Iran Nuclear NewsIran says possible EU sanctions "illogical"

Iran says possible EU sanctions “illogical”


Reuters: Iran on Tuesday rejected as “illogical and wrong” the European Union’s plans for tighter sanctions against the Islamic state over its disputed nuclear activities, which the West fears is a cover to build bombs.

By Parisa Hafezi and Hossein Jaseb

TEHRAN (Reuters) – Iran on Tuesday rejected as “illogical and wrong” the European Union’s plans for tighter sanctions against the Islamic state over its disputed nuclear activities, which the West fears is a cover to build bombs.

Moving beyond a fourth round of U.N. sanctions imposed on Iran last week, the EU will push ahead with plans for tighter sanctions against Iran on Thursday, including measures to stem investment in the energy sector, a draft obtained by Reuters showed.

European Union foreign ministers, who are responsible for agreeing a bloc-wide position ahead of an EU summit on Thursday, signed off on a statement on Monday that goes substantially beyond the fourth round of U.N. sanctions.

Iran has repeatedly shrugged off the impact of international sanctions, but analysts say the new measures could be more painful for the major oil producer because they target Iran’s energy sector.

“The carrot and stick policy of the EU is wrong and illogical because such measures would not resolve the issue (Iran’s nuclear row with the West),” Foreign Ministry spokesman Ramin Mehmanparast told a weekly news conference.

The EU sanctions will target Iran’s “key sectors of the gas and oil industry,” trade, including dual-use items, banking and insurance and Iran’s transport sector, including shipping and air cargo. The U.S. Congress is also drawing up its own set of additional measures against Iran.

Iran, the world’s fifth largest crude oil exporter, has so far refused to suspend its sensitive nuclear work, as demanded by the U.N. Security Council, and said the new resolution will not stop its uranium enrichment work.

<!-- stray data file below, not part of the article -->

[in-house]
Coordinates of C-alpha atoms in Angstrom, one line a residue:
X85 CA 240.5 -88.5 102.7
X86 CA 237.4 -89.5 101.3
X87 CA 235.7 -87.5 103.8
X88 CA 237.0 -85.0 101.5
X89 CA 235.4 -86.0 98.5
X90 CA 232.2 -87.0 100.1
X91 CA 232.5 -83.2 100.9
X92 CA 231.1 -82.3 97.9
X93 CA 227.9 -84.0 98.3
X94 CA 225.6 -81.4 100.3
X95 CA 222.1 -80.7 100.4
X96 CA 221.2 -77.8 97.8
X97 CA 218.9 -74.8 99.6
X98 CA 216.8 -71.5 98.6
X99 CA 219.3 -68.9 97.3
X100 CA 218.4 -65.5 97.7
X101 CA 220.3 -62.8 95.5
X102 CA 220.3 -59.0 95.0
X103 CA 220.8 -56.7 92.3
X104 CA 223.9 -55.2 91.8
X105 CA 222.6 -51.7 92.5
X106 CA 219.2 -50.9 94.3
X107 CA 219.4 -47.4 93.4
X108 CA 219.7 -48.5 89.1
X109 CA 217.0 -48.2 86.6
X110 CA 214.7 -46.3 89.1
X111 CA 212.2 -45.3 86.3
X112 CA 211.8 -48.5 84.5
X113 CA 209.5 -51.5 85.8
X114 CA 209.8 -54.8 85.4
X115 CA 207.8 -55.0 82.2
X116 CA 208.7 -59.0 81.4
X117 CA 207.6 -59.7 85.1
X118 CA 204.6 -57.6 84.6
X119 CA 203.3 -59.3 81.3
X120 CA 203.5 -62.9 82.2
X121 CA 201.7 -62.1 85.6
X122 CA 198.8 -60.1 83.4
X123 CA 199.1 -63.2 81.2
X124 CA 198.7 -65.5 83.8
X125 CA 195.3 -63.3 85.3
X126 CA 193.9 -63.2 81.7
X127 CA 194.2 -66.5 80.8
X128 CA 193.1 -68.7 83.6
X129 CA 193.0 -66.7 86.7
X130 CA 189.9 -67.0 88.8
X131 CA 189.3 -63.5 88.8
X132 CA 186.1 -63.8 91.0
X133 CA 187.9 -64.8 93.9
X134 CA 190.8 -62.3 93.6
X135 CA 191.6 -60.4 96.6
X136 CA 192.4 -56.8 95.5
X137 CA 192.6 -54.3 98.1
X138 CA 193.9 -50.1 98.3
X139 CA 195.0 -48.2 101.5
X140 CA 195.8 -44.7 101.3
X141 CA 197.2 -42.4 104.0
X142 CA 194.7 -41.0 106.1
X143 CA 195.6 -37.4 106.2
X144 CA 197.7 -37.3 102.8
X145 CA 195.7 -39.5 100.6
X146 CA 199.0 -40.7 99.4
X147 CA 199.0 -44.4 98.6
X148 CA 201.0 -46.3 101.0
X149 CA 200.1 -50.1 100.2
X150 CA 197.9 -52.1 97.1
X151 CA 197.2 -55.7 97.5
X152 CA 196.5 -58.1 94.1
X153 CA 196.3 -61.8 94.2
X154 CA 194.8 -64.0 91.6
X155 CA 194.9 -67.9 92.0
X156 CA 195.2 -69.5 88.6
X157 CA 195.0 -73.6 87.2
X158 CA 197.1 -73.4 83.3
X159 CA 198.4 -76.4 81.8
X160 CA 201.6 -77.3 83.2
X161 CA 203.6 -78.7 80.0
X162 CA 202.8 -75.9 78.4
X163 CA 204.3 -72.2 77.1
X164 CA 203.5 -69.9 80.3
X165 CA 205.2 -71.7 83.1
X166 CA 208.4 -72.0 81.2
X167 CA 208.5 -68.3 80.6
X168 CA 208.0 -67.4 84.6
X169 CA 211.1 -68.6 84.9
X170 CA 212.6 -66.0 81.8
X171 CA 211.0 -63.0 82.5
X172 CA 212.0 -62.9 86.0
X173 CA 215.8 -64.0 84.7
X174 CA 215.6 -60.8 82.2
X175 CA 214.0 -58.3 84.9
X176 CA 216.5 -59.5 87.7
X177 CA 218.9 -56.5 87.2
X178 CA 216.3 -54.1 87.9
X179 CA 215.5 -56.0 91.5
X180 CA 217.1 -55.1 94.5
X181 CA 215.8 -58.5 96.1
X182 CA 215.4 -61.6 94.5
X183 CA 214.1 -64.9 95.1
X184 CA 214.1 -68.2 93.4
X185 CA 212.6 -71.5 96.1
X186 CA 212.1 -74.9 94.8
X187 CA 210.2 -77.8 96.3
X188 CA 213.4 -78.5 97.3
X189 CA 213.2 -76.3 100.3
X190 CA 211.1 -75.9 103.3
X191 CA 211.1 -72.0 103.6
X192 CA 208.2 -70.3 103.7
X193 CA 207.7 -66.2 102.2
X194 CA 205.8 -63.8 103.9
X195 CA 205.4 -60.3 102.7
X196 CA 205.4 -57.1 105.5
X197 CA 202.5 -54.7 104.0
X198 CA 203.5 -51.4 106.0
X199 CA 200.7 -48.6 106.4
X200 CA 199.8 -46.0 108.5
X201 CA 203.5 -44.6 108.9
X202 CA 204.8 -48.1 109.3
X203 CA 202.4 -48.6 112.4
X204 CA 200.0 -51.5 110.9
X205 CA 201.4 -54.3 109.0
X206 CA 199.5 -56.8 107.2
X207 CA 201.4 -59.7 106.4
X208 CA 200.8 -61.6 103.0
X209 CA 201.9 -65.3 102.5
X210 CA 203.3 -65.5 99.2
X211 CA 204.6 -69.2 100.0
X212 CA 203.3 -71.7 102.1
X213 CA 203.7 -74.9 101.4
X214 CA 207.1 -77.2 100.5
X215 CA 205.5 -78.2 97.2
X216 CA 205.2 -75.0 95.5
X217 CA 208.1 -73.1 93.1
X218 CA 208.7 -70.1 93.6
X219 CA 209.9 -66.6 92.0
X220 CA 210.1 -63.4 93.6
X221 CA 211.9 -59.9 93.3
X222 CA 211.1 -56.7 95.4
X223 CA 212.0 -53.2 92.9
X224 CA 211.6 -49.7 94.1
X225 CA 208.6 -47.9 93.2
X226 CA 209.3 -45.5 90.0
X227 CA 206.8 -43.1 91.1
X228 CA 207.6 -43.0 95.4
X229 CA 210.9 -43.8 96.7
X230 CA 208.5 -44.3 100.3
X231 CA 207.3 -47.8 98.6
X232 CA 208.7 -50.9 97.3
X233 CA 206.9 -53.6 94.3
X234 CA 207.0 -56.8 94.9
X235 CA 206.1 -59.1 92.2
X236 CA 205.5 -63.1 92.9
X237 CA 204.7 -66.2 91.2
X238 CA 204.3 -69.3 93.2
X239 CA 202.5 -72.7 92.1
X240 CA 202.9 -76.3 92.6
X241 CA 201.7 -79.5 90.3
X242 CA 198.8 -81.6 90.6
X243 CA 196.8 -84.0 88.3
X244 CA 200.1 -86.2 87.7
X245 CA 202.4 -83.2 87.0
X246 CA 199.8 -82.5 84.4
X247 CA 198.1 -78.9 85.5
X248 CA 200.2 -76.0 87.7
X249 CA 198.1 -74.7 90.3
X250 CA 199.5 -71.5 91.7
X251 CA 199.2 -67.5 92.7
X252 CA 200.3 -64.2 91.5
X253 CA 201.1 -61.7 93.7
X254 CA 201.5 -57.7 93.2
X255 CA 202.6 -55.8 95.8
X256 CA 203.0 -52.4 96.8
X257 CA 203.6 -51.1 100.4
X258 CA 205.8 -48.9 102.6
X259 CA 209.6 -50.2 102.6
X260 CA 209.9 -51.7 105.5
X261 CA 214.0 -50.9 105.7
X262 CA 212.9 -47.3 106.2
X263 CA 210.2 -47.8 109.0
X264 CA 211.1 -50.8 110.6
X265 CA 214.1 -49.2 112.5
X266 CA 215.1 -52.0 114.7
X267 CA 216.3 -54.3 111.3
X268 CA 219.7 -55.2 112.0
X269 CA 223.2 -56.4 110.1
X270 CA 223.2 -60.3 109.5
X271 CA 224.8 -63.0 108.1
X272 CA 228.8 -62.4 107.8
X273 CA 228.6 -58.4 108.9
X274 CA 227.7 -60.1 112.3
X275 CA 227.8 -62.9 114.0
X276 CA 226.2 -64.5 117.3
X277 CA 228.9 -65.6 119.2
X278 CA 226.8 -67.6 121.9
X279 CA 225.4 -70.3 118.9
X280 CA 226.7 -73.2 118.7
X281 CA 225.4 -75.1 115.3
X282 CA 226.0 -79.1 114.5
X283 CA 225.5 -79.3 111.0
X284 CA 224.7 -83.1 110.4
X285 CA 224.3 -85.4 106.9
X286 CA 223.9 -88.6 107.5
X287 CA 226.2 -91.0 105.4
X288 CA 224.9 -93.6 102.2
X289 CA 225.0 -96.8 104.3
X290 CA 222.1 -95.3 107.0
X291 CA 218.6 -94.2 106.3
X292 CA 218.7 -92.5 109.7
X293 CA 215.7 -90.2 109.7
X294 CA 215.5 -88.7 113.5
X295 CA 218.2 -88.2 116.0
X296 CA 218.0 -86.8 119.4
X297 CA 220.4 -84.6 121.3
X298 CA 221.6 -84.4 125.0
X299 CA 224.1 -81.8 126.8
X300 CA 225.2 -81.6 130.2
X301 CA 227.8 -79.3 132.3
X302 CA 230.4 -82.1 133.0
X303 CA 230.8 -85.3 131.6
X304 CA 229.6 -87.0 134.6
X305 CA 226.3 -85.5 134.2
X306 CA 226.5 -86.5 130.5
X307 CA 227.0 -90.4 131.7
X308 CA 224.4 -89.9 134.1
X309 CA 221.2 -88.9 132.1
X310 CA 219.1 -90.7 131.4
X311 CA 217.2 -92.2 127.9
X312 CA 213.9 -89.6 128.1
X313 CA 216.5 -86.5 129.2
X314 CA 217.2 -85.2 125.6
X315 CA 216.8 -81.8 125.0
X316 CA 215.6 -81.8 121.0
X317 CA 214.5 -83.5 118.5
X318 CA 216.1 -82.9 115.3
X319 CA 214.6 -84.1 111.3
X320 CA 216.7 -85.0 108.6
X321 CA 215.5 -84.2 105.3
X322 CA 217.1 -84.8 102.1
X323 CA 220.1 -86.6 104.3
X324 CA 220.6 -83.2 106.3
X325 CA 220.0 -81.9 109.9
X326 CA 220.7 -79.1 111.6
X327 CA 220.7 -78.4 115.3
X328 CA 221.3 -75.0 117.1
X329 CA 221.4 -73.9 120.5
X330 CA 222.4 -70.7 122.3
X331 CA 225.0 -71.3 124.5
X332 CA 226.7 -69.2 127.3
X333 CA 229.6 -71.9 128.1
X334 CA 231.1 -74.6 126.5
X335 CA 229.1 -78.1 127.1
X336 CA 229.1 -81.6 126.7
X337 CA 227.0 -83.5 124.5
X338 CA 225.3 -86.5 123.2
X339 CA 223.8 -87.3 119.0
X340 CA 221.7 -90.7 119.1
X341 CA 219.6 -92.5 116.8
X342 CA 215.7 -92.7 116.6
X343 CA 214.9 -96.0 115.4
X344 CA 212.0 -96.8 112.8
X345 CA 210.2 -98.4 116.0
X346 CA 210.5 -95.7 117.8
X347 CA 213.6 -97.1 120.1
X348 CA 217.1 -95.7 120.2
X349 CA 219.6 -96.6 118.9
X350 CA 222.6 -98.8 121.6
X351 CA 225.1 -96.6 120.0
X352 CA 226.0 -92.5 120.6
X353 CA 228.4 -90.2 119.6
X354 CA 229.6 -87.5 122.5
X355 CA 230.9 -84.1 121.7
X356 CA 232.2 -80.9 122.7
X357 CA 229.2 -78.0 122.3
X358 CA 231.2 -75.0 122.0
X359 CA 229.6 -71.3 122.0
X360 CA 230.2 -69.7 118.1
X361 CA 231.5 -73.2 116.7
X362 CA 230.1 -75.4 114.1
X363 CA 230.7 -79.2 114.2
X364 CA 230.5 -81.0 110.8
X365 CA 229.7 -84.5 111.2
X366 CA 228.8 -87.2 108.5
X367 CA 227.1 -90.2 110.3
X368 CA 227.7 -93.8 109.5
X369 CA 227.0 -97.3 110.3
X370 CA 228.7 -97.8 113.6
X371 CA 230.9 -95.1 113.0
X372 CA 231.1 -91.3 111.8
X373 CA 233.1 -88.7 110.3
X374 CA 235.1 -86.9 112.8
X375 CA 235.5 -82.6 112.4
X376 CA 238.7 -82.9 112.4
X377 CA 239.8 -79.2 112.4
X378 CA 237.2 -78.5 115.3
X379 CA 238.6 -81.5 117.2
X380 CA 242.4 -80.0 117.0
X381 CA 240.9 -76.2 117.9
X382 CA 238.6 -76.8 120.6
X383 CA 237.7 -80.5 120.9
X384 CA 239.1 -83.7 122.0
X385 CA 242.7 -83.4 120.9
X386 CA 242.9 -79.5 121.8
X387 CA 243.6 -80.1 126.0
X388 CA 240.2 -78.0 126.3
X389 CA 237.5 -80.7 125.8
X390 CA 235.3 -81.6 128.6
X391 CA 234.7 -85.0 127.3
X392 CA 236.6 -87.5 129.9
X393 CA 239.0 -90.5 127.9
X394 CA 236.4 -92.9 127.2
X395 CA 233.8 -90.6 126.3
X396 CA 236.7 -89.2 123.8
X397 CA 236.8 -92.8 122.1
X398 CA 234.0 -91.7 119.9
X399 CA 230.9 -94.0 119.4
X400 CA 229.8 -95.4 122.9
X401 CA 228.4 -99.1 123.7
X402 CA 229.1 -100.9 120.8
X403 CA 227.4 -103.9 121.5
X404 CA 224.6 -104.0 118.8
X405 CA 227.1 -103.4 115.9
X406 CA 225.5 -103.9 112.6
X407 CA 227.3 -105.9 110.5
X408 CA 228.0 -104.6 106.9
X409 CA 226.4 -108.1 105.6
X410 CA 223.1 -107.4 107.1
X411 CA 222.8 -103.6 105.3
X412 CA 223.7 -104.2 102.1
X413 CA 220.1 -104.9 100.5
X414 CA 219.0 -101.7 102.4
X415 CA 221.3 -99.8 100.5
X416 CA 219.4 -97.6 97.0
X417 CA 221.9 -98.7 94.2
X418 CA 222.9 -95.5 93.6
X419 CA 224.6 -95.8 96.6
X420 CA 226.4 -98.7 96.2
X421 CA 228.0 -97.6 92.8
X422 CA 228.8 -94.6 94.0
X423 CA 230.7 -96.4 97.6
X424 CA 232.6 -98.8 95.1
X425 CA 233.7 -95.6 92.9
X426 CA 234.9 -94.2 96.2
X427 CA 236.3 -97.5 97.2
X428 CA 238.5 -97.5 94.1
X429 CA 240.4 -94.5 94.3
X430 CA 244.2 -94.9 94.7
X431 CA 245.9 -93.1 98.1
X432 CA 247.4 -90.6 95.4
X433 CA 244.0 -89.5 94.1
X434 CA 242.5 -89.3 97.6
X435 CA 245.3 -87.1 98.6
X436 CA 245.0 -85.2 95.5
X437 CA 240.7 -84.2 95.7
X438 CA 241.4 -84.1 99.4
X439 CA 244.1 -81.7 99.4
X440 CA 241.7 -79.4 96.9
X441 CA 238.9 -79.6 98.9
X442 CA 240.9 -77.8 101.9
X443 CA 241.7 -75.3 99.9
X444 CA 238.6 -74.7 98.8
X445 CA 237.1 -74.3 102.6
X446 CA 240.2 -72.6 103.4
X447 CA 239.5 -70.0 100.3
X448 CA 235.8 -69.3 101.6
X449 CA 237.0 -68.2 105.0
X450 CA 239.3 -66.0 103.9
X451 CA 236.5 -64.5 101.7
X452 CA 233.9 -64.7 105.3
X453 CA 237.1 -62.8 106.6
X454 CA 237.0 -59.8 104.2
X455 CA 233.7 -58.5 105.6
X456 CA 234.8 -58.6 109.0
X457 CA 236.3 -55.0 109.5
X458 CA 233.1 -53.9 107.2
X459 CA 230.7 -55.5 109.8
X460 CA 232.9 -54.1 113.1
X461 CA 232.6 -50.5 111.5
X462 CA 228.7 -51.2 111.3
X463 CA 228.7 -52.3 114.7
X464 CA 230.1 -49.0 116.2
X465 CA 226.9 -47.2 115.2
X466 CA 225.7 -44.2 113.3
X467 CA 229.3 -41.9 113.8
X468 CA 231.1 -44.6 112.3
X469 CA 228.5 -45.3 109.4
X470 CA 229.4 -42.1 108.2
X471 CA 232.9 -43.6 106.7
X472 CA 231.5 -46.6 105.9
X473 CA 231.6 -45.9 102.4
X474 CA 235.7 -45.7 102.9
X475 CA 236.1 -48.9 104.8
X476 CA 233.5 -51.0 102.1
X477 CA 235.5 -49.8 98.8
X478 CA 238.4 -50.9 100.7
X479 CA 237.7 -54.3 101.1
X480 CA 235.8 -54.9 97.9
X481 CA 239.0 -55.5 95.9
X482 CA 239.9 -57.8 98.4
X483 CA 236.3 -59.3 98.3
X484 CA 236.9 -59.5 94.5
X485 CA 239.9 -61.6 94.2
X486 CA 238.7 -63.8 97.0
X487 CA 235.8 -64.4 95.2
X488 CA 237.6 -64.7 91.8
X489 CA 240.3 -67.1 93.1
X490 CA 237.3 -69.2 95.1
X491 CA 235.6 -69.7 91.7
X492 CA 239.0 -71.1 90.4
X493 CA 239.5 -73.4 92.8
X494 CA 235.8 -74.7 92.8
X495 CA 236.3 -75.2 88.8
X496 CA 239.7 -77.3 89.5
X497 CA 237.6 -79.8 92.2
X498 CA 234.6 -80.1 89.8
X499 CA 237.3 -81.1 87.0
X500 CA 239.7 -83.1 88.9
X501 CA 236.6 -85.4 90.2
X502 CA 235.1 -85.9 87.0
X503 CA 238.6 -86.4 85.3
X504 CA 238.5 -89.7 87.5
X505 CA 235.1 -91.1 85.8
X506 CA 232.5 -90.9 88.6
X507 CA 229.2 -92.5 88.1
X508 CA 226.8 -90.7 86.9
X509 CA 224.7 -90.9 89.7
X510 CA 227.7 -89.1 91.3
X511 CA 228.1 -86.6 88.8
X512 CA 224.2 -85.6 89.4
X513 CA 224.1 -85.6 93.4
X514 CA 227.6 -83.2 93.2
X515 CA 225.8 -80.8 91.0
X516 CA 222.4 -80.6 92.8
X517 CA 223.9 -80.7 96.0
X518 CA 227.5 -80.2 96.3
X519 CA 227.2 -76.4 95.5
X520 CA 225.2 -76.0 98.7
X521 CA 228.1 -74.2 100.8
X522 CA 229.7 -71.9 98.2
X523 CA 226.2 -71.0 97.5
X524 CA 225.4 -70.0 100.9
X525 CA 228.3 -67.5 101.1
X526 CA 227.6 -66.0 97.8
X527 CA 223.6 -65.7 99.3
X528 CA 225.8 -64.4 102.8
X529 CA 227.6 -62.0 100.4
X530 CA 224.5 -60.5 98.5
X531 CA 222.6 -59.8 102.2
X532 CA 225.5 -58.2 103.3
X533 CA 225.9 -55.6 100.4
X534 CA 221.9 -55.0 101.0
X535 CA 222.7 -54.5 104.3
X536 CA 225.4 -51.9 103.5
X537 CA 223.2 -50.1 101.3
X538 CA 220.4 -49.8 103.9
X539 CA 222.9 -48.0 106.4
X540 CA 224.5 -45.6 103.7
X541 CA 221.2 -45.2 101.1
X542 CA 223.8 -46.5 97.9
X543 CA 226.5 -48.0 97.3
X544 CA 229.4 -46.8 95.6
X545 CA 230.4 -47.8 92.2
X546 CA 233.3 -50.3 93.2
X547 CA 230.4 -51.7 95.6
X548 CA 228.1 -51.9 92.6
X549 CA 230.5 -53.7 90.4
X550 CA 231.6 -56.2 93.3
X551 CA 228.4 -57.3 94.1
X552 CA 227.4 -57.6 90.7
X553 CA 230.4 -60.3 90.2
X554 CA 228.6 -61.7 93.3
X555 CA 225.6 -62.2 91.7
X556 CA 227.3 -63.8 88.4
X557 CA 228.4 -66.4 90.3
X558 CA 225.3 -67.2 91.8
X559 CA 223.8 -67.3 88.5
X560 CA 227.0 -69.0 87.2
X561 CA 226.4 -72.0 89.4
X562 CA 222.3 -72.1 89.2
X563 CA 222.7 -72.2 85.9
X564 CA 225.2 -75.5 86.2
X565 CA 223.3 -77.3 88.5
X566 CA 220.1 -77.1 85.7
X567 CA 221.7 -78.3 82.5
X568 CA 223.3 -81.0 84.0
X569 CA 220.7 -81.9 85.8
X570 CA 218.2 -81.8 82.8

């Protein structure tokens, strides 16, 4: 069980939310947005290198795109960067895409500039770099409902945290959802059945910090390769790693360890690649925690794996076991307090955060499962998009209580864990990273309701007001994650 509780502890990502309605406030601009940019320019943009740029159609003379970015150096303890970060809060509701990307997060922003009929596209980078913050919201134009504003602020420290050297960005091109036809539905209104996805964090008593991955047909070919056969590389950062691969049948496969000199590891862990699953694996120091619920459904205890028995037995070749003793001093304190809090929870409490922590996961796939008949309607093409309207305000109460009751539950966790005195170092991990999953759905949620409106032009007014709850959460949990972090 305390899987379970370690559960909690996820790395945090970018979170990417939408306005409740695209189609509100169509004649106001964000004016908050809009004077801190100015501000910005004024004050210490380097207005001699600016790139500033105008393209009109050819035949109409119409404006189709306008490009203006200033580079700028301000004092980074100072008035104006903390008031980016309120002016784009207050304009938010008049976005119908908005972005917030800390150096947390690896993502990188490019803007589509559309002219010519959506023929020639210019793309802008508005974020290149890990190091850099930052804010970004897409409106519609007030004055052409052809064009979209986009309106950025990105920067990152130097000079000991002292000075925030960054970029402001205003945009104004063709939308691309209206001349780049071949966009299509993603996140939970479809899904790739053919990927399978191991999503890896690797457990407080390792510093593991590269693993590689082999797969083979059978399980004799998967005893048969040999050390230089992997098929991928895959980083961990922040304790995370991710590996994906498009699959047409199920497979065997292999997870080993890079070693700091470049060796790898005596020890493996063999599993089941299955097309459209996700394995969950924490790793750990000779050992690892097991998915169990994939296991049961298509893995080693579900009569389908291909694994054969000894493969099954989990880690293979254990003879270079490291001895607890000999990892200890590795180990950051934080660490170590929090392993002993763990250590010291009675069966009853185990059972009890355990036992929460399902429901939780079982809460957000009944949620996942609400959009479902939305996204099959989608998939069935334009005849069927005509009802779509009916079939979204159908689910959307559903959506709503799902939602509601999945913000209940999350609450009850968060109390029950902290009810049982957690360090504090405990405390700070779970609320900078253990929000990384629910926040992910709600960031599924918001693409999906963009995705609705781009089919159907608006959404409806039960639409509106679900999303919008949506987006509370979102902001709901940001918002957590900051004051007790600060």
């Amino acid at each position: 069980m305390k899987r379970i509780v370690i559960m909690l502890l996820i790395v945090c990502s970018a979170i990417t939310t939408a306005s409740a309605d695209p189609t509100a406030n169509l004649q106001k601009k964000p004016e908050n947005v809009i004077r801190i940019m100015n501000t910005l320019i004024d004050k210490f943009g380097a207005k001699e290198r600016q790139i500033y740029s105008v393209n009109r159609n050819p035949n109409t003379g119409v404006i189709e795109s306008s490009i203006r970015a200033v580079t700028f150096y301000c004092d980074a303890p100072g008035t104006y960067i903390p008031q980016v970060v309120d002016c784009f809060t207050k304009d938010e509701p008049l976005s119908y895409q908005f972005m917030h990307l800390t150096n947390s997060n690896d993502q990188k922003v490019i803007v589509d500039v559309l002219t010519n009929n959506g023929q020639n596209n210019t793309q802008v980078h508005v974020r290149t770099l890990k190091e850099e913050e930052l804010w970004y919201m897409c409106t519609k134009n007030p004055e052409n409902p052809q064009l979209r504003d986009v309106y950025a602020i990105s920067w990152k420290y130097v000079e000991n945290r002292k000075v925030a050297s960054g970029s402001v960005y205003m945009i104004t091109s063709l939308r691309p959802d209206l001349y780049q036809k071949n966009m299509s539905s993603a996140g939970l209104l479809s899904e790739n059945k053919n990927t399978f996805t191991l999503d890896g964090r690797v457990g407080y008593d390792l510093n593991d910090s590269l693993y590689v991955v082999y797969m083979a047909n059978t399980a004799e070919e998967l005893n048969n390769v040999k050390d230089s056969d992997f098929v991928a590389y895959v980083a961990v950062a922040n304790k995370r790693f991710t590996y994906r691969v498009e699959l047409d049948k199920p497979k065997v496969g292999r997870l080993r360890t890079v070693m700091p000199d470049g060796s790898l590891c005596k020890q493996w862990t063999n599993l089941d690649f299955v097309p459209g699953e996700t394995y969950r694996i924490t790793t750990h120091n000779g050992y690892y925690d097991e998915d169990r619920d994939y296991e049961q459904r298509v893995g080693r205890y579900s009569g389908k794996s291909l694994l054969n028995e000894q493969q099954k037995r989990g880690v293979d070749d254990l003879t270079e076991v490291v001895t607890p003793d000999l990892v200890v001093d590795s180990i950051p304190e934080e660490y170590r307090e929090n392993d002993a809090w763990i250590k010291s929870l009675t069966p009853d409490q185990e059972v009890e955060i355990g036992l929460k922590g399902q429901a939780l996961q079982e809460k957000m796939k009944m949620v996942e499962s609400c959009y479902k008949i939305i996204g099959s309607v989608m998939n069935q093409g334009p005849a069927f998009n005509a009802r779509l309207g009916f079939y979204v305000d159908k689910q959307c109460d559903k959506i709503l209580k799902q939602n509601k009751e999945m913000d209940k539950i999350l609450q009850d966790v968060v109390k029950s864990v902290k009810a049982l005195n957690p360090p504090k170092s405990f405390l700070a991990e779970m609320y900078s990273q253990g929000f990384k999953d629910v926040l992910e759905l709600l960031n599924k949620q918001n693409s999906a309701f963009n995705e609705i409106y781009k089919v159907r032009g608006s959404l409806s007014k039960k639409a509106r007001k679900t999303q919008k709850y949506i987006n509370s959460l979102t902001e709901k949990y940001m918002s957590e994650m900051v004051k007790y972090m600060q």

“Sanctions will not stop Iran’s nuclear work. Sanctions will make us more decisive to become self-sufficient,” Mehmanparast said.

“UNSTABLE Behavior”

Iran sits on 11 percent of the world’s oil reserves and has the second largest gas reserves. Sanctions imposed since the Islamic Revolution in 1979 have limited Iran’s ability to develop its energy sector, including its refining capability.

Iran says it needs around $25 billion a year in oil and gas industry investment and could turn into an importer of oil because of the lack of such funds. But U.N. and U.S. sanctions are deterring energy companies, especially Western ones.

President Mahmoud Ahmadinejad, who said the U.N. sanctions were like a “used handkerchief,” criticized on Tuesday the “unstable behavior” of foreign companies over investment in Iran’s energy sector.

“Big powers want to impose their will on other nations … we do not need financial support of these countries,” Ahmadinejad said, according to state television.

The Islamic state has increasingly turned to Asian firms that are less susceptible to Western political pressure. But they often lack the technology to implement oil and gas projects.

The EU measures are likely to put strong financial pressure on Iran. Sweden, Cyprus, Spain were believed to be opposed to any EU measures that go beyond the U.N. sanctions and Germany was said to have concerns about targeting Iran’s oil and gas sector, where it has large investments.

European Union foreign policy chief Catherine Ashton said on Wednesday she was ready to meet Iran’s chief nuclear negotiator to discuss the country’s nuclear work, which Iran says is aimed at generating power not weapons.

Mehmanparast said Ashton “lost the negotiations opportunity for some months.” “Maybe she had some other priorities to deal with. Iran is reviewing Ashton’s request for talks with Iranian officials,” said Mehmanparast.

(Reporting by Hossein Jaseb, Writing by Parisa Hafezi, Editing by Noah Barkin)

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